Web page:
150 Years in a Jar- The Story of John Dalton’s Eyeballs
John Dalton (1766-1844) was a distinguished scientist who is known for, among many other things, his theories about atoms, his law of partial pressures of gases and liquids (published in 1803), and being one of the first scientists to study color blindness. In fact, because of his work, for some time a common term for color blindness was “Daltonism,” and the French for “color blind” is “Daltonien.”
Color blind himself, Dalton was only able to see two primary hues: a yellow-ish hue that encompassed a typical person’s green, yellow and orange, and a second that was the equivalent of a non-color blind person’s perception of blue and violet. With regards to what most would call red, Dalton saw only “little more than a shade, or defect of light.”
Since Dalton’s brother shared this condition, Dalton believed that color-blindness was inherited. He also theorized after much study that its precise mechanism was that his eyes (and his brothers’) were tinted blue in the vitreous humour (the gel in the middle of the eye in between the lens and the retina).
Leaving instructions that his eyes be dissected after his death to confirm or disprove this theory, his assistant, Joseph Ransome, complied. On July 28, 1844 (the day after Dalton’s demise), Ransome excised Dalton’s eyeballs and thoroughly dissected one – revealing a perfectly clear vitreous humour, disproving part of Dalton’s theory.
Later scientists noted that Ransome “shrewdly left the second eye almost intact,” although that “almost” is significant. Before he stored the remaining portions of Dalton’s eyes, Ransome lopped off the posterior pole of the second eye, looked through Dalton’s eyeball and realized that when he did so, neither red nor green were distorted but appeared of the proper color. Clearly, not only was the vitreous humour not the cause of Dalton’s color-blindness, but no other filter within the eye was responsible either.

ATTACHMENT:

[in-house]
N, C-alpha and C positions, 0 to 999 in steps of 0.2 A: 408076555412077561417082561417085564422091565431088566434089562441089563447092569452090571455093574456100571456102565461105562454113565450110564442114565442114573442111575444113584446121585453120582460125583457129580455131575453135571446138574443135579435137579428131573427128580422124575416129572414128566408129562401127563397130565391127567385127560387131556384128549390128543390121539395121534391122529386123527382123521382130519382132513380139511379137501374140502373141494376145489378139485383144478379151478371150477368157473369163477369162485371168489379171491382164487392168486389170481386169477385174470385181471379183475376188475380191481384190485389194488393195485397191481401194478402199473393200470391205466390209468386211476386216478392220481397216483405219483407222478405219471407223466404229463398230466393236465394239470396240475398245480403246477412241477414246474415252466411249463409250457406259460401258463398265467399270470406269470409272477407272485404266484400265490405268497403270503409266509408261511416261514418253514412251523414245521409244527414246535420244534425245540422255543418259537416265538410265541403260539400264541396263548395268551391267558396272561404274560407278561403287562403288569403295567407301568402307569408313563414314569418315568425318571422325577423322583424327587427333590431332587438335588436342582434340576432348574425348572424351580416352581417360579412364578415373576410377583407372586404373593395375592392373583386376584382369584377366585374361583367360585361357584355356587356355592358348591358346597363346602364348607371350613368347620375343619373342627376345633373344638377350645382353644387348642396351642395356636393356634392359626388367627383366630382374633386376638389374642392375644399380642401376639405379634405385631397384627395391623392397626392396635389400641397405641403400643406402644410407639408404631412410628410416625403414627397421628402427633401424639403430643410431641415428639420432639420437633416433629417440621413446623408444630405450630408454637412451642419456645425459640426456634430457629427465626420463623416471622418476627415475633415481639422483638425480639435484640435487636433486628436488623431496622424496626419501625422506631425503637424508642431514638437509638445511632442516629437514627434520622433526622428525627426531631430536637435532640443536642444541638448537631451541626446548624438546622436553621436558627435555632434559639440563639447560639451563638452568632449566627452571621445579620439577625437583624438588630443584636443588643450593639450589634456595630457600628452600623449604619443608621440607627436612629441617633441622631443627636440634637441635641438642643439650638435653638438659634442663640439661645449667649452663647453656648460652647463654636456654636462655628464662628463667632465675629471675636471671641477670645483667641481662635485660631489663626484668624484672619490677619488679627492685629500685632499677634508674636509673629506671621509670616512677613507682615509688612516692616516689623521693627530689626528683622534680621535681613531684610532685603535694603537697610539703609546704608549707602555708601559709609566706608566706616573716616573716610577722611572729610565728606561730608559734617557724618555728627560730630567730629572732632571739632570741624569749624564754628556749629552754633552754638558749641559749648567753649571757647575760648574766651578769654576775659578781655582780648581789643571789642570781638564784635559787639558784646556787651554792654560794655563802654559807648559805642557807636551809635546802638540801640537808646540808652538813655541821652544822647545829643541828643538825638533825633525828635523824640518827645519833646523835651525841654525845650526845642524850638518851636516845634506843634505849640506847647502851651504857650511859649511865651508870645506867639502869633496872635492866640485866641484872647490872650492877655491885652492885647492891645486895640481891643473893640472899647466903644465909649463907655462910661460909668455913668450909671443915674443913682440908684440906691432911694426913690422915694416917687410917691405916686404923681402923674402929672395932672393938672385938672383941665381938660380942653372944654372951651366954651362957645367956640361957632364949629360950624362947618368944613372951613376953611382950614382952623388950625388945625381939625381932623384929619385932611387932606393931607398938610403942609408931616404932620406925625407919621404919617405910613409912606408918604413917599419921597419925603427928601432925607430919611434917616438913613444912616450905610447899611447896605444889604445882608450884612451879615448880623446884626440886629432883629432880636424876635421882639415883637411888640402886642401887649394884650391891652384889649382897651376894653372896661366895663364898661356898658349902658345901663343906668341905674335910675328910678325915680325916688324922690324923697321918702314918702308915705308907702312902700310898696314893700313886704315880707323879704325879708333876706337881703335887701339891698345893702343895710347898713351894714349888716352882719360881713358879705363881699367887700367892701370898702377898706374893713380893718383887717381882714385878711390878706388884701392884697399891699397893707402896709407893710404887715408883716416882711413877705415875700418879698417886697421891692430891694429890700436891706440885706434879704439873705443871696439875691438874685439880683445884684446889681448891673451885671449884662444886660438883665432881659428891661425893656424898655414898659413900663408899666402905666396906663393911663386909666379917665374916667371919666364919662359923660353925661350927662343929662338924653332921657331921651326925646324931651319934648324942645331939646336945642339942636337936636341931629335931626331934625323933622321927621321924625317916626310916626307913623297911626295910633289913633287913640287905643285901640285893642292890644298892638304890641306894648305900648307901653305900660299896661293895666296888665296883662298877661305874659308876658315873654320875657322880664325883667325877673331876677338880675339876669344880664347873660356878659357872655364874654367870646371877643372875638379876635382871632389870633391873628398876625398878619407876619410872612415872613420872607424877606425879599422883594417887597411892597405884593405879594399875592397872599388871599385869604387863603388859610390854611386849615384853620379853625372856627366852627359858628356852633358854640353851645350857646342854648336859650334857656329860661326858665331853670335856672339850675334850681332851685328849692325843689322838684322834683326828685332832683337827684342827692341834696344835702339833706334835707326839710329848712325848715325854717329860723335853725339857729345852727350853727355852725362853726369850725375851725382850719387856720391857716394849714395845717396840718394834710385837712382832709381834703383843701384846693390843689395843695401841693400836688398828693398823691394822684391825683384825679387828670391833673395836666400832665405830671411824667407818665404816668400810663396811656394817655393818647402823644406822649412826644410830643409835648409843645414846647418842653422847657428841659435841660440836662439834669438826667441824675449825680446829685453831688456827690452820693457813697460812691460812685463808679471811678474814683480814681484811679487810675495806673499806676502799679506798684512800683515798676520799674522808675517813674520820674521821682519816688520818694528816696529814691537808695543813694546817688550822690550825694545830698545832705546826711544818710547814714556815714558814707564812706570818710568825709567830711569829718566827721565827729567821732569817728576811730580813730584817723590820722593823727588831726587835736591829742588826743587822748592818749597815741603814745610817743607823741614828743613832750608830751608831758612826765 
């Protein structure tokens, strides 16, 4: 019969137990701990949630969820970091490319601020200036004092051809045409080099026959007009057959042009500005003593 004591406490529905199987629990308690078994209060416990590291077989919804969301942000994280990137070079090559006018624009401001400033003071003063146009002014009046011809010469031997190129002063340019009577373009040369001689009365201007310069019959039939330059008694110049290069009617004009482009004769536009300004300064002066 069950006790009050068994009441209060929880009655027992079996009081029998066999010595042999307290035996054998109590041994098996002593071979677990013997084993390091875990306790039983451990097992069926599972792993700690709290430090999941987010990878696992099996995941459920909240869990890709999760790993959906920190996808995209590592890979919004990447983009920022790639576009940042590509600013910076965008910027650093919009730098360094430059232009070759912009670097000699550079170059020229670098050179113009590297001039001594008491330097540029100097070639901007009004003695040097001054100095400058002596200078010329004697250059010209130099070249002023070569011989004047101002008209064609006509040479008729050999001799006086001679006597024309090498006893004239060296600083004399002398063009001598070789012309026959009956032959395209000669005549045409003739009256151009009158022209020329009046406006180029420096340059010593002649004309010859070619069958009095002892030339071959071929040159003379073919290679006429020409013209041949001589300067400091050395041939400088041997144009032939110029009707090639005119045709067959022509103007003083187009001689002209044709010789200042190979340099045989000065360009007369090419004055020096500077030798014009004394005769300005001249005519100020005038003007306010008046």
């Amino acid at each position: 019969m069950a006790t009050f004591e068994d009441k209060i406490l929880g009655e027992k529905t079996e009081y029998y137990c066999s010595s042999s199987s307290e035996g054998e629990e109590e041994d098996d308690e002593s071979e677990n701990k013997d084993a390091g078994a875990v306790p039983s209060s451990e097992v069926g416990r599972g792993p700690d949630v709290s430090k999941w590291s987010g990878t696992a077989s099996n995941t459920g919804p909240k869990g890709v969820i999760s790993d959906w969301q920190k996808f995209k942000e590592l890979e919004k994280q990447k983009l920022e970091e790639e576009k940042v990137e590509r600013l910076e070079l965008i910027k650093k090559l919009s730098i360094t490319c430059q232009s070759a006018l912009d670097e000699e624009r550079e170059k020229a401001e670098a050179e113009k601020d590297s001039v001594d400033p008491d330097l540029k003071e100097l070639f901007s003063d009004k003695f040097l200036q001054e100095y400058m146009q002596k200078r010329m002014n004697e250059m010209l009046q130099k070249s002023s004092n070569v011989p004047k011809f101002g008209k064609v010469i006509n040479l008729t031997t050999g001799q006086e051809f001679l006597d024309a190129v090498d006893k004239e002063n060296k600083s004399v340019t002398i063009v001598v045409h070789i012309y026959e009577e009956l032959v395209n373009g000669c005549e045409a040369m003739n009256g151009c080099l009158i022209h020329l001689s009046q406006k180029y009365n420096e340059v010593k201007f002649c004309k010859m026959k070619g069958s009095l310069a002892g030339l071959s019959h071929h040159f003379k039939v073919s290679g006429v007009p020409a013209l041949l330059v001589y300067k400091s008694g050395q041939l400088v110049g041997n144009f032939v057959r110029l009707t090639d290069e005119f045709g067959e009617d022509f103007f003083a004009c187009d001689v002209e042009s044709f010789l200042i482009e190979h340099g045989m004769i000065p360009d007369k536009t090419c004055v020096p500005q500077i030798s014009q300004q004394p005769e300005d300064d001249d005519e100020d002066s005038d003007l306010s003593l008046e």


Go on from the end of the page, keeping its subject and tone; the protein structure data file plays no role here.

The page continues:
A contemporary of Dalton’s, Thomas Young (1773-1829, an English scientist and philosopher, among other things), first floated the theory that color vision was the result of sensitivity to a combination of three colors: red, blue and green. He also hypothesized that color-blindness was due to “the absence or paralysis of those fibers of the retina, which are calculated to perceive red.”
Fast-forward 150 years, and today we know that color perception is due to the presence of three types of photopigments in the cones of the retina. Each pigment is comprised of a specific type of protein bound together with retinal, and different types of cone cells are sensitive to different wavelengths: shortwave (near 420 nanometers or nm), middlewave (at 530 nm) and longwave (at 560 nm). Violet is at the short wavelength end of the visible spectrum, greens and yellows in the middle, and reds and the long end.
With these developments in the understanding of vision, many had theorized that, since Dalton had difficulty with red, he was a protanope, or a person who could not see the colors at the longwave (LW) end of the visible spectrum.
To verify (or disprove) this theory and finally solve the long standing mystery of Dalton’s vision, in 1995, a few intrepid researchers took samples of Dalton’s eyeballs, preserved only in air, and subjected them to DNA analysis. They determined that Dalton actually had the required genes for the protein necessary for the photopgiment for LW perception, but that he lacked the required middlewave (MW) gene.
Proving that Dalton was partially right, that his color-blindness was inherited, the researchers concluded that rather than being a protonape, he was actually a much more rare deuteranope (green-blind). With this type of color blindness, rather than a mutation, the individual lacks medium wavelength cones altogether. Further, besides being unable to see several hues of colors, deuteranopes do not see the vividness of colors at the higher range that others see, which in fully color-sighted people is due to the opposing signals between LW and MW photopigments.
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